Content tagged 'Electronic'
Computer World (2009 Remastered) (Album of the Day)
Kraftwerk's embrace of the brave new world of synthesizers set them apart in the 1970s, but by the time of COMPUTER WORLD, the German group was perfectly in synch with the pop zeitgeist. With members Ralf Hutter and Florian Schneider twiddling knobs on both sides of the board, the album offers an irresistible batch of songs like “Pocket Calculator,” “Computerwelt” (which picked up a Grammy nomination for Best Rock Instrumental Performance) and “Computer Love,” which became a No.1 single in the U.K. on this day in 1982. While the blips, bleeps and beats of COMPUTER WORLD are clearly audible in the music of disciples like Depeche Mode, Kraftwerk offers a playful, and even warm take on technology that again sets them apart from their peers.
Zero Time (Album of the Day)
Though the duo behind it were likely aware of the Lone Ranger's sidekick, the “T.O.N.T.O.” in Tonto's Expanding Head Band was really an acronym for "The Original New Timbral Orchestra" - the first multitimbral polyphonic analog synthesizer. Malcolm Cecil and Robert Margouleff played it on sessions for other artists (including Stevie Wonder) as well as a pair of albums on their own beginning in 1971. That inaugural collection was called by Allmusic.com “one of the first - and perhaps best of - all electronic albums,” and it's easy to hear why; the six instrumentals are both highly accessible and atmospheric. Eno, Devo and all electronica artists owe a debt to TONTO'S EXPANDING HEAD BAND, and the set remains essential listening.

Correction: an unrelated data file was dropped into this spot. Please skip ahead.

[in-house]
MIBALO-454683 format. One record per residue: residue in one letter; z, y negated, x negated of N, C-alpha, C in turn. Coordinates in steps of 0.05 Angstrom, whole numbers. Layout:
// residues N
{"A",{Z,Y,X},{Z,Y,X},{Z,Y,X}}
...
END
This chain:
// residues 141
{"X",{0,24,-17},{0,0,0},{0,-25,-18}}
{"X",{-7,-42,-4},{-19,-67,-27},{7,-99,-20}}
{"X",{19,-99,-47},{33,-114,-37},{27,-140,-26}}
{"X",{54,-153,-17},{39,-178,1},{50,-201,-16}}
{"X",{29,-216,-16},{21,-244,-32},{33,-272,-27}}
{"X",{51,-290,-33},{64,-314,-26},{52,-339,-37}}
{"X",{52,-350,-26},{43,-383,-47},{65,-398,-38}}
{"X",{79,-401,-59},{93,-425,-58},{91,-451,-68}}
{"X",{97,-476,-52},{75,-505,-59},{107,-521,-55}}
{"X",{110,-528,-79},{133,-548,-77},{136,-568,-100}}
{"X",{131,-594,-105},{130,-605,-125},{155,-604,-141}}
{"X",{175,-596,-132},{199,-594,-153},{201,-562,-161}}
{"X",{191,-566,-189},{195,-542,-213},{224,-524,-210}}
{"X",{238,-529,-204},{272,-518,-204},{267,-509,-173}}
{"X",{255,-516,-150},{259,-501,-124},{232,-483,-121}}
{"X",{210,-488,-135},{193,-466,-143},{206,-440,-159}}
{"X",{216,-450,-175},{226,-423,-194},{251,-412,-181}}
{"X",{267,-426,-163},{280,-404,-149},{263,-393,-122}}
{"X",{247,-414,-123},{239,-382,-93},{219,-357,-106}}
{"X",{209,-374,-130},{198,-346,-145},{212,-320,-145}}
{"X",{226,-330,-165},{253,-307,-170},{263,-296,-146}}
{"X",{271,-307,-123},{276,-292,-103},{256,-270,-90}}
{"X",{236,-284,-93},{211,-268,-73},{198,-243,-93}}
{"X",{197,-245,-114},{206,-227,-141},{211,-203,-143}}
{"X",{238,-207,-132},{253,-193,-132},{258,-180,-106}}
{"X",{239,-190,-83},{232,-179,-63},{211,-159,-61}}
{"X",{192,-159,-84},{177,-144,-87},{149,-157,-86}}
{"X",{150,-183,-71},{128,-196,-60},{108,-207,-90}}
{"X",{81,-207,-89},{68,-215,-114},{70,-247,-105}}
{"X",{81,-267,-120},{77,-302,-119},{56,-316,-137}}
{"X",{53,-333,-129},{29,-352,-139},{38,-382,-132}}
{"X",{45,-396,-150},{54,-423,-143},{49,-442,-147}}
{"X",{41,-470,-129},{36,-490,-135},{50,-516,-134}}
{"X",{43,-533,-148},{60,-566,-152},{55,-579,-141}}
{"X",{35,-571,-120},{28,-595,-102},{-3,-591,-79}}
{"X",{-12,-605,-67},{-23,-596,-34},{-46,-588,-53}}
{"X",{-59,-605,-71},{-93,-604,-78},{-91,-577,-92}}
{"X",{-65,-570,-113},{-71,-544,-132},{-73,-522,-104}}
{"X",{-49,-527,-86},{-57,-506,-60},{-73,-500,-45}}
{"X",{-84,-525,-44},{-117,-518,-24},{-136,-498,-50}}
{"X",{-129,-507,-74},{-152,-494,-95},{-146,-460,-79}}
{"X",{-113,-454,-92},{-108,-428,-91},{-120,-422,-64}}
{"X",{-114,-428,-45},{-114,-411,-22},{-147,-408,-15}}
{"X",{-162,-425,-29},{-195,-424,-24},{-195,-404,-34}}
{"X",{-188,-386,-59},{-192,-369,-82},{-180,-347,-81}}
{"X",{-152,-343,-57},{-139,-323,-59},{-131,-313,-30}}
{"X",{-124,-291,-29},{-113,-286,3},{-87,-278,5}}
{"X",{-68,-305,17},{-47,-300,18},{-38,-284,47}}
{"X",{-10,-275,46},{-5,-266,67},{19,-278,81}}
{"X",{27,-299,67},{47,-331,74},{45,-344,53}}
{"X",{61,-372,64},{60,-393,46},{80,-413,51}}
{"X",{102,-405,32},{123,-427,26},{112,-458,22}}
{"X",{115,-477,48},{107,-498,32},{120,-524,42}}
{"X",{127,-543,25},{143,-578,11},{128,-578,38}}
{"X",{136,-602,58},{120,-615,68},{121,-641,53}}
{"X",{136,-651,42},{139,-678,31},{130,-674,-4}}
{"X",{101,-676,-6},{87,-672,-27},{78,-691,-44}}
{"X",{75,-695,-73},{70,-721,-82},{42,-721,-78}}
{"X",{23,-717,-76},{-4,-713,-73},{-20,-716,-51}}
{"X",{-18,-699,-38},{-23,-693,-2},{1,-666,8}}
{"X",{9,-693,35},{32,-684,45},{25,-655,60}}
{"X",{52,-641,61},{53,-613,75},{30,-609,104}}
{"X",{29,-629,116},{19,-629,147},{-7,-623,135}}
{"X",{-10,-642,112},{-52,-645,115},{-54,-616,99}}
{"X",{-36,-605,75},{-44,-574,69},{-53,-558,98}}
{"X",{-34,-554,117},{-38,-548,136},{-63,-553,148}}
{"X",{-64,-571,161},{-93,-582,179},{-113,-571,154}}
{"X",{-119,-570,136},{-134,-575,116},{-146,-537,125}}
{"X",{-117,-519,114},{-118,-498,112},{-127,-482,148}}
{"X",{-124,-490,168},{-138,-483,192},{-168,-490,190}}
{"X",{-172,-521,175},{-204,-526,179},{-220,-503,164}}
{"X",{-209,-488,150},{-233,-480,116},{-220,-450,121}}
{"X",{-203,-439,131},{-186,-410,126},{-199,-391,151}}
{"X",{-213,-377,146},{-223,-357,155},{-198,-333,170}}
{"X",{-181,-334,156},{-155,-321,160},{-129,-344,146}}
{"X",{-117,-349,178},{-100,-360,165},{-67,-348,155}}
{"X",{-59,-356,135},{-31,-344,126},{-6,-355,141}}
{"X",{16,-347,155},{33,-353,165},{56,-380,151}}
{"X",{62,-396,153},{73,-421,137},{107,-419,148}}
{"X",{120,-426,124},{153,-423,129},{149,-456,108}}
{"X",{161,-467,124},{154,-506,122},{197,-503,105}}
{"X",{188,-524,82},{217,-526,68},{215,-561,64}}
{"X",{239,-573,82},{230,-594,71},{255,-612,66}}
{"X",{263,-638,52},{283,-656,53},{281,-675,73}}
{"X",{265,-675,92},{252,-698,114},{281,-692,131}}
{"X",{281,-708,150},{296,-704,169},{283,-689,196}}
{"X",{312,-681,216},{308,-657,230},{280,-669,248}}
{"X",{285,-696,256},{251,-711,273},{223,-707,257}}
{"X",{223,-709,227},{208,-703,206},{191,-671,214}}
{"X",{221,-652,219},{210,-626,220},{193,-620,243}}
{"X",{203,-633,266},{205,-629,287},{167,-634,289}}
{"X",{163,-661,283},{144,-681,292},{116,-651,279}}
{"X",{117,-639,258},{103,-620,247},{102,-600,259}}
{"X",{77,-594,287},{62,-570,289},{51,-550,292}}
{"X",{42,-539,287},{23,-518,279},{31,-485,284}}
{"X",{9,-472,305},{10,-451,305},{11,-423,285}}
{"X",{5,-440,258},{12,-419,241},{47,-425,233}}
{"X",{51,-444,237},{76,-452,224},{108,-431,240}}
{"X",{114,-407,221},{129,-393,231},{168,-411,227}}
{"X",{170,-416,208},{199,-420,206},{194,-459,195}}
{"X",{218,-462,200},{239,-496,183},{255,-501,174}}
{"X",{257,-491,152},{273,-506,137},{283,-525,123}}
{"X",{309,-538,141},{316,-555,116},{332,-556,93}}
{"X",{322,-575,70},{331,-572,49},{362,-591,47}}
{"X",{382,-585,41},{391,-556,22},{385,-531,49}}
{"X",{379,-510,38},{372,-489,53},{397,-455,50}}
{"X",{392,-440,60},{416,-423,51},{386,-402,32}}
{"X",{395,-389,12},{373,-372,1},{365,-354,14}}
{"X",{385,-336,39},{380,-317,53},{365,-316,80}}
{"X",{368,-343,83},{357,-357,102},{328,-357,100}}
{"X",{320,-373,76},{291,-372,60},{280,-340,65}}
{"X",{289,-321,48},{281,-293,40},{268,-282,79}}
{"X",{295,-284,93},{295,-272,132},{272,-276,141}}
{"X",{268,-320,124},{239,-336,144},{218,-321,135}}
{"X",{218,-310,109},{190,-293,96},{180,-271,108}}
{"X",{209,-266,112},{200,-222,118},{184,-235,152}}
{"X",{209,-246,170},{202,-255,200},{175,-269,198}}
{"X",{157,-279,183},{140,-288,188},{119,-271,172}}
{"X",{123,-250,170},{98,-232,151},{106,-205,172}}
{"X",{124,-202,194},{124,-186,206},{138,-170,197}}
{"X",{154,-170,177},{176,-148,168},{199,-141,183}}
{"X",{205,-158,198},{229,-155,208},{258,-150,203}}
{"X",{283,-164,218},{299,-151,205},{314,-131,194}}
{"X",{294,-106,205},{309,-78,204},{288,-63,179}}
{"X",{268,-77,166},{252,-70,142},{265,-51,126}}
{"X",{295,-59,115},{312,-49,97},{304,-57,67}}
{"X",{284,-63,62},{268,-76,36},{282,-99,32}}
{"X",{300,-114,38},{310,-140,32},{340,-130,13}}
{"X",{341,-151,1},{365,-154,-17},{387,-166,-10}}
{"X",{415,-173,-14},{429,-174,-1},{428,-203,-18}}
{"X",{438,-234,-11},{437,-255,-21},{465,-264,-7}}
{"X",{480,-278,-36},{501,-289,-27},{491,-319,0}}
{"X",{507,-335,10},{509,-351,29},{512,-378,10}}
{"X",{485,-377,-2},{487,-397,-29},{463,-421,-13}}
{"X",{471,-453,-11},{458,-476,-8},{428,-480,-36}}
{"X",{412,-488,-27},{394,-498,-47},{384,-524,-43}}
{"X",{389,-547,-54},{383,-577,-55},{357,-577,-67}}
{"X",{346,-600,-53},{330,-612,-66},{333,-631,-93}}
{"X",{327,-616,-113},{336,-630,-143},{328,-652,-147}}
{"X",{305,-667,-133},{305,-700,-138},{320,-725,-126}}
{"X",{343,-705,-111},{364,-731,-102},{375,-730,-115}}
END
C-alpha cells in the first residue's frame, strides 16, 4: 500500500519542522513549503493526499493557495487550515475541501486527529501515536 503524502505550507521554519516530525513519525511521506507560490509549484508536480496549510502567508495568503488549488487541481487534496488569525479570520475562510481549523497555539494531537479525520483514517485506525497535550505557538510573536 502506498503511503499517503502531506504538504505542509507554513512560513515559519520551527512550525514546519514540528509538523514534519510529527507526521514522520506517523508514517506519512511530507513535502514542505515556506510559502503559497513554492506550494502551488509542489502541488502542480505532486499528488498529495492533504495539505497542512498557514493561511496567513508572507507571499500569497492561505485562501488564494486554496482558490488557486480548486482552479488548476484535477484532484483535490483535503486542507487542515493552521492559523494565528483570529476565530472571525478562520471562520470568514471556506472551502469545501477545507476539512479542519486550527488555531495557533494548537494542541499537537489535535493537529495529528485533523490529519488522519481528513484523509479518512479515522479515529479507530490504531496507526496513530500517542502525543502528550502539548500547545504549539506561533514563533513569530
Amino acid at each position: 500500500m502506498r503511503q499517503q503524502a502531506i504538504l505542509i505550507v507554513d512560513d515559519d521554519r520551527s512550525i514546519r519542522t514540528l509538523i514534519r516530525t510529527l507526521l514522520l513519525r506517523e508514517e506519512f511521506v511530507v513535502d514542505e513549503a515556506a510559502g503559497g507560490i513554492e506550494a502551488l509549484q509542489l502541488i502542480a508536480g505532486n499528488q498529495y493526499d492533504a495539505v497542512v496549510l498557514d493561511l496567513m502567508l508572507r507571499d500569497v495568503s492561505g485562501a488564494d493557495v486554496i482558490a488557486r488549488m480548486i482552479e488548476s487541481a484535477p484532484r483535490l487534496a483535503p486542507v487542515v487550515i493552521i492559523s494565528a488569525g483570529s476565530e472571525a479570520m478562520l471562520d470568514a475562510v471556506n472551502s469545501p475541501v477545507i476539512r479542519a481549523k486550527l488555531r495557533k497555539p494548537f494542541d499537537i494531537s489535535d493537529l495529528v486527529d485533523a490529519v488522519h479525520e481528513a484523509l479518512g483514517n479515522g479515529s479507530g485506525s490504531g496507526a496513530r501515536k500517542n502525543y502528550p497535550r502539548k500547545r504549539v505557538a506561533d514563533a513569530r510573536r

So Tough (Album of the Day)
Like The Smiths or Belle & Sebastian, Saint Etienne has the rare ability to exude early-'60s British cool while sounding wholly contemporary. The U.K. trio's second album, 1993's SO TOUGH, is well versed in pop classicism – songwriters/keyboardists Bob Stanley and Pete Wiggs are both former music journalists – though it's couched in club-friendly beats and dreamy electronica. Sarah Cracknell's pure, airy voice leads the way through 11 alluring tracks (including such highlights as “Mario's Cafe,” “Hobart Paving” and the sublime “You're In A Bad Way”), with snippets of vintage film/TV dialogue interspersed to add to the atmosphere. Released 25 years ago, SO TOUGH became a Top 10 hit in England, and stands among Saint Etienne's finest albums.